Red Dailylilies

Cleome

Cleome, also called spider flowers, often take a while to get going in the garden, but once they do, they offer both airy, graceful-looking flowers in shades of pink, white, and violet. They bloom from early summer through frost if you keep them deadheaded, and they attract butterflies as well.

Beautiful Cleome hassleriana in bloom

Salvia

Also known as sages, there are scores of these hummingbird-attracting flowers to choose from, many of which bloom repeatedly throughout the summer months, starting in early summer and going right through until frost, especially if you deadhead them.

  • Mexican bush sage - This is a 4 foot by 4 foot sun-loving perennial with purple spires that is almost indestructible, which survives gracefully in drought and poor soil.
  • Cleveland's sage - Growing 2 to 3 feet tall and 4 to 6 feet wide, this sprawling perennial has whorls of purplish white flowers that appear again and again on its wispy stems, along with richly fragrant foliage.
  • Red annual salvia - This is a small bedding annual plant with crimson red blooms that typically grows about 12 inches tall; cut off the flower stalks as they fade and it will bloom over and over as long as the weather is hot.
Scarlet Sage blossoming

Snapdragon

Snapdragons are annuals that are easy to start from seed and bloom from early to mid summer. They often stop blooming during the hottest part of summer, but will usually put on another flush of blooms in late summer when temperatures cool down a bit. They grow anywhere from eight inches to four feet tall, and you can find them in nearly any color, including bi-colored varieties.

Multi colored snapdragon flowers in soft sunlight in springtime

Dianthus

Also known by the common names "Pinks" or "Sweet William," dianthus is a very fragrant plant that can be grown as an annual or perennial depending on your hardiness zone and the variety. These low-growing early summer flowers are perfect for full sun and bloom in shades of pink, white, salmon, and red.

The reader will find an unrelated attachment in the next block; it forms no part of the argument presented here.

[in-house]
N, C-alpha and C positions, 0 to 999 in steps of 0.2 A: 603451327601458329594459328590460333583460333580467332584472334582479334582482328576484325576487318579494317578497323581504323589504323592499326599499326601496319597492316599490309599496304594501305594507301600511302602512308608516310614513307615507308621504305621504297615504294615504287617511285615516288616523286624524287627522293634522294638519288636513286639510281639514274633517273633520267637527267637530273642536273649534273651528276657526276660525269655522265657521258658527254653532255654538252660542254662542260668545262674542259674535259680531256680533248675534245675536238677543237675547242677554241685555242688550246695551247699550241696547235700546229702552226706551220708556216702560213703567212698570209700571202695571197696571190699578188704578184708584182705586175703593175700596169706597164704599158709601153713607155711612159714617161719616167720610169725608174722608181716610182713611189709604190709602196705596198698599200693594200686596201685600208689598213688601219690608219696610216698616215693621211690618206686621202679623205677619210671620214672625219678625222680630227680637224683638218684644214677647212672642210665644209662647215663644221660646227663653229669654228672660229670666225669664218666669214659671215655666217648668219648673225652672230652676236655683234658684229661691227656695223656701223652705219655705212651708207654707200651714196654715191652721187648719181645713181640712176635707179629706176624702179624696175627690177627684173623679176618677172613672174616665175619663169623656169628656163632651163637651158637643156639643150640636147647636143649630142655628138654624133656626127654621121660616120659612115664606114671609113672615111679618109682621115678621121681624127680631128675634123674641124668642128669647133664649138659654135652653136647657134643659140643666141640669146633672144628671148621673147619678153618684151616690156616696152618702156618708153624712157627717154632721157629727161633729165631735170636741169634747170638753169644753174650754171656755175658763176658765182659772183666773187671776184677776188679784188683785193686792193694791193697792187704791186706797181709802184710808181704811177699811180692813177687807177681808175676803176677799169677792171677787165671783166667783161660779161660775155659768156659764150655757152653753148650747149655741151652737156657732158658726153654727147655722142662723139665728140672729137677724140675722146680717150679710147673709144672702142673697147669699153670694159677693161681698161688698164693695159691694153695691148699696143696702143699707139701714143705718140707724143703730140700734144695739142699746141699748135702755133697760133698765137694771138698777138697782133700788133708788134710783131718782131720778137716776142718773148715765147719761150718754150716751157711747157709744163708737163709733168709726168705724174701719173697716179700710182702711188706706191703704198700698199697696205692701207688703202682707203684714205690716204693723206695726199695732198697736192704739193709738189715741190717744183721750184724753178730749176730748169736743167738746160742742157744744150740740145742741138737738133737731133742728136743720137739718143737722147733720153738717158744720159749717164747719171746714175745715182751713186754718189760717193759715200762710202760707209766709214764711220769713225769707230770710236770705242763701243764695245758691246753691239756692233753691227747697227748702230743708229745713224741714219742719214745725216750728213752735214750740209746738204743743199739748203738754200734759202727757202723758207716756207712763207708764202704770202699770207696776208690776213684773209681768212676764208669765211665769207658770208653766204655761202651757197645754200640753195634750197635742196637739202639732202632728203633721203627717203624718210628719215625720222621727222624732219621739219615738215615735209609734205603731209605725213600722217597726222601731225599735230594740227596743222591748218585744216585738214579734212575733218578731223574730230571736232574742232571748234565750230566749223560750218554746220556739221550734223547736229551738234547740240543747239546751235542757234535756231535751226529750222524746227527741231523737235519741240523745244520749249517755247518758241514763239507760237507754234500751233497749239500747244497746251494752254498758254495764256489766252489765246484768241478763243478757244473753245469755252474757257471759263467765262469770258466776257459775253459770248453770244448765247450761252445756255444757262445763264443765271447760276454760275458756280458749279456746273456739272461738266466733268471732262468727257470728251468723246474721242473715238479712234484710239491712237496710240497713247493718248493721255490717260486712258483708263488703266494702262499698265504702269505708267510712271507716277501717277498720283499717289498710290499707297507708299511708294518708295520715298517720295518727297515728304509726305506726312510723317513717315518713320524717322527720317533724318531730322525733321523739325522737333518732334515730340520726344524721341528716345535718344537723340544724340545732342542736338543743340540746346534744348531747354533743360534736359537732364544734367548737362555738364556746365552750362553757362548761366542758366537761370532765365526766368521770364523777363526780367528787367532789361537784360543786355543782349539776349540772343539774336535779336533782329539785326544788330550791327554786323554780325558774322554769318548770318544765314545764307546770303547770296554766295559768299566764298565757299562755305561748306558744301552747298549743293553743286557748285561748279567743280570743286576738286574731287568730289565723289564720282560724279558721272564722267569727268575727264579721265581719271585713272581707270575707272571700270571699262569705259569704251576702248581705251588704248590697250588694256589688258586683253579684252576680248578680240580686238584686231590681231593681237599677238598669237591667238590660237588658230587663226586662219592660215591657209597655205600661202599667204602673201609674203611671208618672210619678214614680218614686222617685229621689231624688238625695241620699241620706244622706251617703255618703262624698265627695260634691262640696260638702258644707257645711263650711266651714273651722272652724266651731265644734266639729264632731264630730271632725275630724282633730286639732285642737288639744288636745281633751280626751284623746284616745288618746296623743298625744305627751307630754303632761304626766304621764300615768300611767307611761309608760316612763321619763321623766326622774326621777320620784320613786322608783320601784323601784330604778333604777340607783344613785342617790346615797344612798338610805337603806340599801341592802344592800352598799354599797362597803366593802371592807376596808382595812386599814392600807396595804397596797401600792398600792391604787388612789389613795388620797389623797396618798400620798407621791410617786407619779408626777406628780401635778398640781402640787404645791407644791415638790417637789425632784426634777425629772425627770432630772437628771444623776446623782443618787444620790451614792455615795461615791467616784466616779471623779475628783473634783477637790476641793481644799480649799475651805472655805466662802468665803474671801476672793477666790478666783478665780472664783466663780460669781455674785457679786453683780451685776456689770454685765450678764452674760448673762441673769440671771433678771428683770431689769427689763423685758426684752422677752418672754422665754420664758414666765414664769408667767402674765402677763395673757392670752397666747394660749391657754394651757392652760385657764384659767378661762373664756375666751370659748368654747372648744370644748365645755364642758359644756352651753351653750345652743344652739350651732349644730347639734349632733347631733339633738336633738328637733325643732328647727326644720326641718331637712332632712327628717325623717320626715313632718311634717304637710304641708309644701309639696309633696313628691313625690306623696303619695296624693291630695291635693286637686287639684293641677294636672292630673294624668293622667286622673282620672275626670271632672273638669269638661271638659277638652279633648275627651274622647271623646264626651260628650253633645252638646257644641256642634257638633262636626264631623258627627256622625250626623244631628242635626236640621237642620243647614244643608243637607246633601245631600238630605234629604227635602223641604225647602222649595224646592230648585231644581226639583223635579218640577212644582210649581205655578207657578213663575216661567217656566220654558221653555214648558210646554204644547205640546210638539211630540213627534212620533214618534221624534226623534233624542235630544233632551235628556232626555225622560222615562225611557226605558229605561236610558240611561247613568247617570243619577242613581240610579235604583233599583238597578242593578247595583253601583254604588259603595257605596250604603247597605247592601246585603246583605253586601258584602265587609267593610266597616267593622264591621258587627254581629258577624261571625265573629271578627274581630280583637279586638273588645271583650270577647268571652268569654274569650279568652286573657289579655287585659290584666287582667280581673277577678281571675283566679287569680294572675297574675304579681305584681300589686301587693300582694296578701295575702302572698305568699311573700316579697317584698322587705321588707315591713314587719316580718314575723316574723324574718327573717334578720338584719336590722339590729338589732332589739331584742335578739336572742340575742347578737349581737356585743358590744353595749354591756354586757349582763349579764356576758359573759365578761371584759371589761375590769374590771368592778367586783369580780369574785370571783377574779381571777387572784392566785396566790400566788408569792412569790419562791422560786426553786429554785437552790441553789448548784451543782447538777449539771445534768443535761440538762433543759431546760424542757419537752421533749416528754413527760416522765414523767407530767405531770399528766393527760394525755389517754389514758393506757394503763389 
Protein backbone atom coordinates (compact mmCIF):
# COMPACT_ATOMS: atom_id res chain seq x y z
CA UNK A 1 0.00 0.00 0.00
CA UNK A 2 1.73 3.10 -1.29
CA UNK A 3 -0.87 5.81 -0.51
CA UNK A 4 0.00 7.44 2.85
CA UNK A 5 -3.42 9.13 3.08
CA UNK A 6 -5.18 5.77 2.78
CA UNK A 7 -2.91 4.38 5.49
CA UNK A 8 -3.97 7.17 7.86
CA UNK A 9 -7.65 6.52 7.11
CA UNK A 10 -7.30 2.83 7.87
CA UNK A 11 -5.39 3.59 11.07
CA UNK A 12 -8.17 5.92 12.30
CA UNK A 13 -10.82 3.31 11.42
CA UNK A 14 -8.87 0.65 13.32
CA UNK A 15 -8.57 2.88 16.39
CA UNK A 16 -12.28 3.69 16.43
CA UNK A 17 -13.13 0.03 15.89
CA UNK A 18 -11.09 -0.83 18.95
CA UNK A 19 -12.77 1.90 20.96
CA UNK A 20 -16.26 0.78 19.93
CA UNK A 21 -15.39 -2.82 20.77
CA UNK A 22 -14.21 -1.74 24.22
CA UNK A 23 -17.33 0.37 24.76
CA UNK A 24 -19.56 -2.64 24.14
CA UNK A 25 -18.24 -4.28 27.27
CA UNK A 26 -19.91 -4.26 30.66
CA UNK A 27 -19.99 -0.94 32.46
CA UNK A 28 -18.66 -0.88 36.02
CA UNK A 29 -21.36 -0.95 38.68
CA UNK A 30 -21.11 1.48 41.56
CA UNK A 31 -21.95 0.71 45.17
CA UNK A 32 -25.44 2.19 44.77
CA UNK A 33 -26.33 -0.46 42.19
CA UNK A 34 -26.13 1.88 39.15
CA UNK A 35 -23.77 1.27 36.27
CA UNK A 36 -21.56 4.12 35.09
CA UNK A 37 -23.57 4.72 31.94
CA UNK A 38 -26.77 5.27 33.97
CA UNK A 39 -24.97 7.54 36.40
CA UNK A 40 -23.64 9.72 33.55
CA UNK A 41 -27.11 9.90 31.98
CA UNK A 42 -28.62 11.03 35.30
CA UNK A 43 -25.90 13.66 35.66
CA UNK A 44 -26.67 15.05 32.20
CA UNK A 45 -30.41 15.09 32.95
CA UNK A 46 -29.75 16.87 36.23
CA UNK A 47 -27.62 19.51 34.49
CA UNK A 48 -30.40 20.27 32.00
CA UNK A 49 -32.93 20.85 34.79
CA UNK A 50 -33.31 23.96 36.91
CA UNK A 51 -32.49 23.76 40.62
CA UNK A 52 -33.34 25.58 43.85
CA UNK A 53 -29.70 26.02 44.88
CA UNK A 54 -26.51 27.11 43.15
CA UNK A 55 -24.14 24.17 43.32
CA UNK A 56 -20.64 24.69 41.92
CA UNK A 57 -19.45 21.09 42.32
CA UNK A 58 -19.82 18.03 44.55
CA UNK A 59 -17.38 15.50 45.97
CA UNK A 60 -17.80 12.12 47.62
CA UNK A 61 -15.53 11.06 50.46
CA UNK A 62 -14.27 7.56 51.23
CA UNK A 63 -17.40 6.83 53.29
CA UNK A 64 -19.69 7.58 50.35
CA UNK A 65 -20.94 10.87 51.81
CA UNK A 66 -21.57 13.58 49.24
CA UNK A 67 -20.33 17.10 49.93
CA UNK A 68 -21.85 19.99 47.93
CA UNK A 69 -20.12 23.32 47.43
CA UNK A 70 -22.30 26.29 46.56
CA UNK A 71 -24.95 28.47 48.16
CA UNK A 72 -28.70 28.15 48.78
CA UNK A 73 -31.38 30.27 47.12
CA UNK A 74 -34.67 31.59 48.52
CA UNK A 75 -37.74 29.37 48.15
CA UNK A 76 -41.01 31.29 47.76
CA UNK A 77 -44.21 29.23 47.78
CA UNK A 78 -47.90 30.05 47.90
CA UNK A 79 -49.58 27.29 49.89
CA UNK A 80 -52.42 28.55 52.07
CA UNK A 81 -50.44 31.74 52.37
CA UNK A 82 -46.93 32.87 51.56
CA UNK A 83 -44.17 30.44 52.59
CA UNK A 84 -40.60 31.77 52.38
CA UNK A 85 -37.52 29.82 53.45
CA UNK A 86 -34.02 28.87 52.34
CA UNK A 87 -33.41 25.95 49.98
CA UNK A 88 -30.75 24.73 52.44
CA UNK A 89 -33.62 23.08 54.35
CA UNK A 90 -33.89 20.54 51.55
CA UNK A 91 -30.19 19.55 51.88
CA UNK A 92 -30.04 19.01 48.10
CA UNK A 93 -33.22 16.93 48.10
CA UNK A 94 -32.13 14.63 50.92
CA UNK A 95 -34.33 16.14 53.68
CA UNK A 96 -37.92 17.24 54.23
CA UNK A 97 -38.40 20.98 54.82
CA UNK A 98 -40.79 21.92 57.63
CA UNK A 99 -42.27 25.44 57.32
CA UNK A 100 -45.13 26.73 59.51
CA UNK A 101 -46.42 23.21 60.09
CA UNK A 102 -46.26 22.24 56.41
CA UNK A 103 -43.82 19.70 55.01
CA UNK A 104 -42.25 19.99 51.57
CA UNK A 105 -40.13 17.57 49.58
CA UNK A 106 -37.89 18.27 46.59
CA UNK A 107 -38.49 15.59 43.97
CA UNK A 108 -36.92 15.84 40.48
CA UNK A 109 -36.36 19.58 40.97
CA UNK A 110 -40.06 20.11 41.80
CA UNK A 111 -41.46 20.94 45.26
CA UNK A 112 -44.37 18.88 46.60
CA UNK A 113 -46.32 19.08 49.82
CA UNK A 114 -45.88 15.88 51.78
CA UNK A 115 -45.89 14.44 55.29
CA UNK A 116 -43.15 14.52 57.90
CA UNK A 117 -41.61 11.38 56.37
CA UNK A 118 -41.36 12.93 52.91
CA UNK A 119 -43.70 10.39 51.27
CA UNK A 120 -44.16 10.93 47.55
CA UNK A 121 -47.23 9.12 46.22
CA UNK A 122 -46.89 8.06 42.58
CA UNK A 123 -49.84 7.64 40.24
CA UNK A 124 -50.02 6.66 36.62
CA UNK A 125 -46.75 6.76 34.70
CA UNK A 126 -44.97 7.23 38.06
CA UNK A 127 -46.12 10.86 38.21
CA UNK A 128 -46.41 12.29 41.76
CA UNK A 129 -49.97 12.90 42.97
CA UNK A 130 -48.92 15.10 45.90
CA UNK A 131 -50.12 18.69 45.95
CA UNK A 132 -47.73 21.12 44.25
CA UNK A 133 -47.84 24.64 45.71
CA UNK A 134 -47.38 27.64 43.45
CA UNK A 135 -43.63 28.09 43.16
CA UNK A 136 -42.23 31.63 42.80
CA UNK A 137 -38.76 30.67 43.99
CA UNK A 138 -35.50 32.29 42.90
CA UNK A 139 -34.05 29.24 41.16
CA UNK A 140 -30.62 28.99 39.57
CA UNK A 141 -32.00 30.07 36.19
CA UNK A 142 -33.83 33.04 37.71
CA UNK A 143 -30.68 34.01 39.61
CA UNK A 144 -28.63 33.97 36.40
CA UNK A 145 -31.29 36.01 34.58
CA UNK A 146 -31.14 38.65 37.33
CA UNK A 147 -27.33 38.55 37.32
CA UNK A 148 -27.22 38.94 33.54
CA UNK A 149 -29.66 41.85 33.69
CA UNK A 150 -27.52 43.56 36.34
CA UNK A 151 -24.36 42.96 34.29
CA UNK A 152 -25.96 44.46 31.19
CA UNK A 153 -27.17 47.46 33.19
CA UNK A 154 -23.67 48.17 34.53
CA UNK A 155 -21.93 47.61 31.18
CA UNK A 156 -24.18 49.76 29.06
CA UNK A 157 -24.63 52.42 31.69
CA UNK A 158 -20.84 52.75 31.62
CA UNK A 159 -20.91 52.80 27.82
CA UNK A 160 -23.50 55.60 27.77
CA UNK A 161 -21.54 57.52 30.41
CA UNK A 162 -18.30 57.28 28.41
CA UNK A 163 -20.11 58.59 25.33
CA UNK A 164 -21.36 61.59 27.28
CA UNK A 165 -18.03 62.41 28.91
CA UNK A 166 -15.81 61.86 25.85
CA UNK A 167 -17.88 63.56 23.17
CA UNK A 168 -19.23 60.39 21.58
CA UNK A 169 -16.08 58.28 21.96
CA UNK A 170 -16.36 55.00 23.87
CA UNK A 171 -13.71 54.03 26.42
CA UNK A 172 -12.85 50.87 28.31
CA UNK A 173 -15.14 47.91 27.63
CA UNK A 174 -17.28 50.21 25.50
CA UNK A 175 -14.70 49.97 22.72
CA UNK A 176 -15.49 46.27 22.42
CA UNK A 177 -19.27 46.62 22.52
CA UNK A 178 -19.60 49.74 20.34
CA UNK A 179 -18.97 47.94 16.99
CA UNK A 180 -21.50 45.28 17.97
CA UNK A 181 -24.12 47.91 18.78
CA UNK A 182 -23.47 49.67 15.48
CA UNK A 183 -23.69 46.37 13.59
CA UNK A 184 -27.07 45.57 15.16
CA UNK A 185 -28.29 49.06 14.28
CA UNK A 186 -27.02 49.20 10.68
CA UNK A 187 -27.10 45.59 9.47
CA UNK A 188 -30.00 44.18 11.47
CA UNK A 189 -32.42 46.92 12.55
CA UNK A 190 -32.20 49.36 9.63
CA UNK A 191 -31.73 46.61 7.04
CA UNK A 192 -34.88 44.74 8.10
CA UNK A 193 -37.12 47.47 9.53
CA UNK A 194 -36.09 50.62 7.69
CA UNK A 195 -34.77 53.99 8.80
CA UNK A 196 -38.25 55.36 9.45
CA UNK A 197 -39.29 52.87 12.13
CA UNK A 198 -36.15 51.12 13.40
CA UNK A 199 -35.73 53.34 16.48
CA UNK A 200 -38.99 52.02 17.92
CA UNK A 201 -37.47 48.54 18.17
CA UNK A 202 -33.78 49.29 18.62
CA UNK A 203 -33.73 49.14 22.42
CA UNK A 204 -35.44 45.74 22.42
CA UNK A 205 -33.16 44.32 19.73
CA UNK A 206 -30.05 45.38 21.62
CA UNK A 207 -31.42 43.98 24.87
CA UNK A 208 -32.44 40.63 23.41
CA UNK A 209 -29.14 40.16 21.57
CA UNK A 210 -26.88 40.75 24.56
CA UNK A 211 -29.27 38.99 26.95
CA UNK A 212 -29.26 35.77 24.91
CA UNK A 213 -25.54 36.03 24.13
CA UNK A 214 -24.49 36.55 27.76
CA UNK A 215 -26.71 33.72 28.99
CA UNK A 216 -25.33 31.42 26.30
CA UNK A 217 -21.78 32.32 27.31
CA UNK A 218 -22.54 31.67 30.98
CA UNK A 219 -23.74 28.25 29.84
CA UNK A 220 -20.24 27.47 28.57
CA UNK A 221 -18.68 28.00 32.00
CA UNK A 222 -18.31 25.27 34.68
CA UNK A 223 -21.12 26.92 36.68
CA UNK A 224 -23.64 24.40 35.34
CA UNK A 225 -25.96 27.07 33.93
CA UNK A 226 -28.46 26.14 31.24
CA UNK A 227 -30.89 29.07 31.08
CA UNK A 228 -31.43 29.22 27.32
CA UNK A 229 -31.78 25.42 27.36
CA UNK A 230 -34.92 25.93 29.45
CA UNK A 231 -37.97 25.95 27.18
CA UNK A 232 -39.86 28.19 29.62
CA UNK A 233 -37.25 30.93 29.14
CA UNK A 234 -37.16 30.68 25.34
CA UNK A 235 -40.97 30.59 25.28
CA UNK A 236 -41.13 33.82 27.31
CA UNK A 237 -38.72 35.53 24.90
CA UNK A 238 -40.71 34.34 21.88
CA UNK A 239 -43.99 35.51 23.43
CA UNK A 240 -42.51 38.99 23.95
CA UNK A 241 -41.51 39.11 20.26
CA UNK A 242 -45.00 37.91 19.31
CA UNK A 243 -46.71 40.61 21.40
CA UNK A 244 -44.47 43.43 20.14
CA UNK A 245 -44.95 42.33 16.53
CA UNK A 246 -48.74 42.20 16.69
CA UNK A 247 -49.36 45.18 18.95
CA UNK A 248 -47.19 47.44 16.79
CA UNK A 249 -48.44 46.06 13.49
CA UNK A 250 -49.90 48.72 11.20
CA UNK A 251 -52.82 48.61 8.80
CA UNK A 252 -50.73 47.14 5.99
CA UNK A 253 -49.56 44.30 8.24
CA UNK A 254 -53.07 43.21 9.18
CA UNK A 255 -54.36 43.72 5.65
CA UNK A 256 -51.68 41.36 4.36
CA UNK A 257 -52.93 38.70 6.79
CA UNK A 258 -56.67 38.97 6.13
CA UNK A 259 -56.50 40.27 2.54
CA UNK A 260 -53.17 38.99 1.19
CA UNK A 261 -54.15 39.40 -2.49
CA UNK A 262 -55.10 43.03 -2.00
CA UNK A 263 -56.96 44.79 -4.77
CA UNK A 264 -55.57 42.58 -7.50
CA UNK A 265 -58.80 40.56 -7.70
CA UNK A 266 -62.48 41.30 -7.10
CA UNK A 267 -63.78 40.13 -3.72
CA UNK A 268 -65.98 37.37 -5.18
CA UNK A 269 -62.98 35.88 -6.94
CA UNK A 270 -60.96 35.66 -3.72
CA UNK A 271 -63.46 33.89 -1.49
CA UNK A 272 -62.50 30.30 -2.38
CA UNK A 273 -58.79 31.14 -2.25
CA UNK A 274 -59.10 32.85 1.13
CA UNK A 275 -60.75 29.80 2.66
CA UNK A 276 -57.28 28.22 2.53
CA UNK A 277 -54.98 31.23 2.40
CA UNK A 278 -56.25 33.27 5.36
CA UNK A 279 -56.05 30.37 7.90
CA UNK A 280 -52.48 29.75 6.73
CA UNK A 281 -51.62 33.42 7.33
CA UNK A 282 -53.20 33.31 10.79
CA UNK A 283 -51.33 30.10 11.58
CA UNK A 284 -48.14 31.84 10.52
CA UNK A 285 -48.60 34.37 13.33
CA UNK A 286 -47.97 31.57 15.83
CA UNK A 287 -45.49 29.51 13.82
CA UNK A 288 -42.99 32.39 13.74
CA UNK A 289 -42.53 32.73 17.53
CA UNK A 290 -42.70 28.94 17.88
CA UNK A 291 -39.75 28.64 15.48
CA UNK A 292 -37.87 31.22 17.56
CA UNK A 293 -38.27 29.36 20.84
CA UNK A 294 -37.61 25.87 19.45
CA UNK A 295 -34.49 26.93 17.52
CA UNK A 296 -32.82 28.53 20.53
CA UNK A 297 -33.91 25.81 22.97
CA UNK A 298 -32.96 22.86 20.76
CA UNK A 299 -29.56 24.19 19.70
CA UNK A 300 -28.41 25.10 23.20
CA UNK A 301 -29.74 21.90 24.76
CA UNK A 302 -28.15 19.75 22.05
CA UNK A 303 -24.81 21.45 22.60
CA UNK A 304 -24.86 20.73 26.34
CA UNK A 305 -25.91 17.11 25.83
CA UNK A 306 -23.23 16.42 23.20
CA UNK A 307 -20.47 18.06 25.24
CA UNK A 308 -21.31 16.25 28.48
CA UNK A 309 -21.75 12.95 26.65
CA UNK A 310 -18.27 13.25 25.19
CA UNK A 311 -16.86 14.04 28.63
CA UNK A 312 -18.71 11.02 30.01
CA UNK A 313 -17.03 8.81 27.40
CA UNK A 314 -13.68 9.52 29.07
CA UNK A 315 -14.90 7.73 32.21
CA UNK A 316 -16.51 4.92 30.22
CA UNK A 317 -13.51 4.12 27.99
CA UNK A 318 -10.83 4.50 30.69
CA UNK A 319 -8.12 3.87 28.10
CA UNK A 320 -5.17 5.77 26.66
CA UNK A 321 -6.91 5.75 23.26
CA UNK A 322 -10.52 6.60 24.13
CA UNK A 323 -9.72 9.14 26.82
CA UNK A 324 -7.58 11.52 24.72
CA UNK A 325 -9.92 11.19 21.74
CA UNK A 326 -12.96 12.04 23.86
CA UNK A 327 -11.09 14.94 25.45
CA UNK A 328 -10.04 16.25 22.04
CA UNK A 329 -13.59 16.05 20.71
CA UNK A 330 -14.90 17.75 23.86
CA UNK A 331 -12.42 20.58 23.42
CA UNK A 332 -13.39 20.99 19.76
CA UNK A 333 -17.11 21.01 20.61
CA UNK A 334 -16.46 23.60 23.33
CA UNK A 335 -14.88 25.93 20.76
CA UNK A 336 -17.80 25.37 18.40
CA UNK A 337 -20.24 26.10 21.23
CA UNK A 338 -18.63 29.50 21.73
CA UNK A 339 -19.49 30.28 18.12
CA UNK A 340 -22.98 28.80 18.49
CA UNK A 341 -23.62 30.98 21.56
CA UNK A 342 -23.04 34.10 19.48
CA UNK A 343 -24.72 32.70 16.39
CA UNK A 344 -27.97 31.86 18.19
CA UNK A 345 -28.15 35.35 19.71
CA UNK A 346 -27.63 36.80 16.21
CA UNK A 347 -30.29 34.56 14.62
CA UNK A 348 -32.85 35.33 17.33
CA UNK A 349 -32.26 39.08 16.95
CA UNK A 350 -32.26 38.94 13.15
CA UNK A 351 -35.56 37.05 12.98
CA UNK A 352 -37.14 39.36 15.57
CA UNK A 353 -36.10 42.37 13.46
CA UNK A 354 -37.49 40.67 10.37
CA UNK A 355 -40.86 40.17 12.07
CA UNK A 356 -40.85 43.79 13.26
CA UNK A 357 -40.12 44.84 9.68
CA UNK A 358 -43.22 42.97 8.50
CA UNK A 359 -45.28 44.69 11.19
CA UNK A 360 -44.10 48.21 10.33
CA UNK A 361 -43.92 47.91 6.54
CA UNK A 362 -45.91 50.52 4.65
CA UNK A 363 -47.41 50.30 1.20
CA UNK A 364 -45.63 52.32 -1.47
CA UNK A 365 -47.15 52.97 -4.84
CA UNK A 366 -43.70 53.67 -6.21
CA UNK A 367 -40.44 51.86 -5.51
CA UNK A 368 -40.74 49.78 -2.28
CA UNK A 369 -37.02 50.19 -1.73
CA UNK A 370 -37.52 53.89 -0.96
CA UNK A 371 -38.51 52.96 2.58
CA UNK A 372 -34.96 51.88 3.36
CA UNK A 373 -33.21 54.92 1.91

Pink sweet william

Larkspur

This cottage garden favorite is notable for its soft, pastel shaded blooms. It grows from one to four feet tall and self-seeds readily. For lots of early summer blooms, sow the seed directly in the garden as soon as the soil can be worked.

Larkspur Flower

Mid-Summer Flowers

Often, early summer flowers are still blooming into mid-summer, and when they're joined by these heat-loving flowers, your garden will be full of color and fragrance.

Nicotiana

An annual species that is best enjoyed on a moonlit summer's eve, nicotiana is a tall, rambling plant that is covered in 3-inch white or yellow flowers, with a thin tubular shape that serve as a fountain of nectar for hummingbirds by day.

Flowering tobacco shrub

Yarrow

These perennials, with their white, yellow, or peachy-orange colored blossoms start blooming in mid-summer and will go straight through until frost and even beyond. They also make absolutely wonderful dried flowers for wreaths and everlasting arrangements.

White Yarrow Flowers

Star Gazer Lilies

Blooming in mid- to late summer, these Oriental perennial lilies have knock your socks off perfume and make a long-lasting cut flower, as well. There are numerous white, yellow, pink and spotted varieties to choose from, but be sure to pamper them with the best soil, perfect drainage and ample moisture, as they can be quite finicky to grow.

Pink Stargazer Lillies in Full Bloom

Gaillardia